Math question that bugs me to death

Discus: SAT/ACT Tests and Test Preparation: July 2004 Archive: Math question that bugs me to death
 By Legendofmax (Legendofmax) on Saturday, July 10, 2004 - 09:15 pm: Edit

If three different circles are drawn on a piece of paper, at most how many points can be common to all three?

 By Texas137 (Texas137) on Saturday, July 10, 2004 - 09:53 pm: Edit

you can make a region as large as the circles common to all three, so I would say it's an infinite number of common points. If you mean points of intersection, I would say just one.

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 By Devious (Devious) on Saturday, July 10, 2004 - 09:55 pm: Edit

If they're different, then I'd say 6?

Edit: I just realised that the question was asking for points common to all three circle, in that case, I think they're 2.

 By Benzinspeicher (Benzinspeicher) on Saturday, July 10, 2004 - 09:56 pm: Edit

i think it'd be 2 points. Since 2 circles have only points of intersection, the 3rd circle can have its center right in the middle of the distance from the two points of intersection. Need backup on this.

 By Benzinspeicher (Benzinspeicher) on Saturday, July 10, 2004 - 10:02 pm: Edit

oops, i meant to say 2 circles have only 2 points of intersection at max.

 By Feuler (Feuler) on Saturday, July 10, 2004 - 10:11 pm: Edit

The max is two. If you pick any two points A and B, any circle drawn with center on a point equidistant from A and B with appropriate radius will pass through A and B, thus there are any infinite number of such points (their locus is the perpindicular bisector of segment AB).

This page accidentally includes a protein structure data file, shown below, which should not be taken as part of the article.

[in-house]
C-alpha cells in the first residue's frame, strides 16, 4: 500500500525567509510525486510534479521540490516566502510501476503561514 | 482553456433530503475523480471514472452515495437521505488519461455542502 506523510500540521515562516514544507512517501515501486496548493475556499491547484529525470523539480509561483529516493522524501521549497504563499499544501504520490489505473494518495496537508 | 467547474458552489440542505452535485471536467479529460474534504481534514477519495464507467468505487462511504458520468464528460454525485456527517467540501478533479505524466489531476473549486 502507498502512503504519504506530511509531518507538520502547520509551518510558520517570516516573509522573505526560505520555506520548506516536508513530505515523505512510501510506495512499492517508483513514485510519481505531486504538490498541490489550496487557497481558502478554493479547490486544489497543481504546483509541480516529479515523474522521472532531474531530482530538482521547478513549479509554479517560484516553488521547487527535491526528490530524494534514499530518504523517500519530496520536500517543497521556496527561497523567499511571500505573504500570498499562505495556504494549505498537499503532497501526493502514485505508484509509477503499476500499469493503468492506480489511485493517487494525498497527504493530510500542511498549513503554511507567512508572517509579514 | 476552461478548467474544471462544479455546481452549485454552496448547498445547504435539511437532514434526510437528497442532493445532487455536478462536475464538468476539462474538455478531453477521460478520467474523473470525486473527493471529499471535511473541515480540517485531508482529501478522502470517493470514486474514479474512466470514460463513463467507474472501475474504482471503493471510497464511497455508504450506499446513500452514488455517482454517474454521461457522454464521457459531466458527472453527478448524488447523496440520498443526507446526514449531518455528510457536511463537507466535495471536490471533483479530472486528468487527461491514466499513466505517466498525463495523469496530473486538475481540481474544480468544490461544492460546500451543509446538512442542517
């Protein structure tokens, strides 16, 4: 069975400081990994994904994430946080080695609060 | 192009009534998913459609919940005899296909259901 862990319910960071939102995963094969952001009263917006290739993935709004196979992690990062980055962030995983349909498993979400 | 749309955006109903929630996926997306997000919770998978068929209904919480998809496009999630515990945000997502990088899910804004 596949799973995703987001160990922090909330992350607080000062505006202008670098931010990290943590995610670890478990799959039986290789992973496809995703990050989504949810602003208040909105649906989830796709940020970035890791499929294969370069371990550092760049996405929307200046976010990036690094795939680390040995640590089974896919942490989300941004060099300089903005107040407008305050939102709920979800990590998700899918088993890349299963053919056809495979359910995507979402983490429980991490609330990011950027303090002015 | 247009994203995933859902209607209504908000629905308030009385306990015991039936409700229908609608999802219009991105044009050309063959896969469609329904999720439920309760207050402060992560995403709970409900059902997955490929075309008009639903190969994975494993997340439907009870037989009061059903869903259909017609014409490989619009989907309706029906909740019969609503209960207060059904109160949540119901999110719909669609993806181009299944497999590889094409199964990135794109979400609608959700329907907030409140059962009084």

Intuitively, the answer cannot be more that two; more rigorously, this is because any three non-colinear points have a unique circle passing through all three (because the center must be equidistant from A and B as well as B and C, it is defined as the intersection of two lines, namely the perp. bisectors of AB and BC), thus no more than one circle can pass through each of three points.

 By Tongos (Tongos) on Saturday, July 10, 2004 - 10:17 pm: Edit

solve x^x=5 what is x, hehehehehe. ah, ha, ha ,ha ,ha

 By Legendofmax (Legendofmax) on Saturday, July 10, 2004 - 11:53 pm: Edit

I guess I do not understand... if I draw three circles with a common overlap then wouldn't that central area encompass three intersections?

 By Benzinspeicher (Benzinspeicher) on Sunday, July 11, 2004 - 12:22 am: Edit

start off by drawing two circles, and they can only intersect at one point (tangent), or two points-therefore, it cannot be more than two-just set the third circle's center to be exactly half way along the distance from the two points of intersection of the first two circles

 By Needhelp06 (Needhelp06) on Sunday, July 11, 2004 - 01:01 am: Edit

its 2 points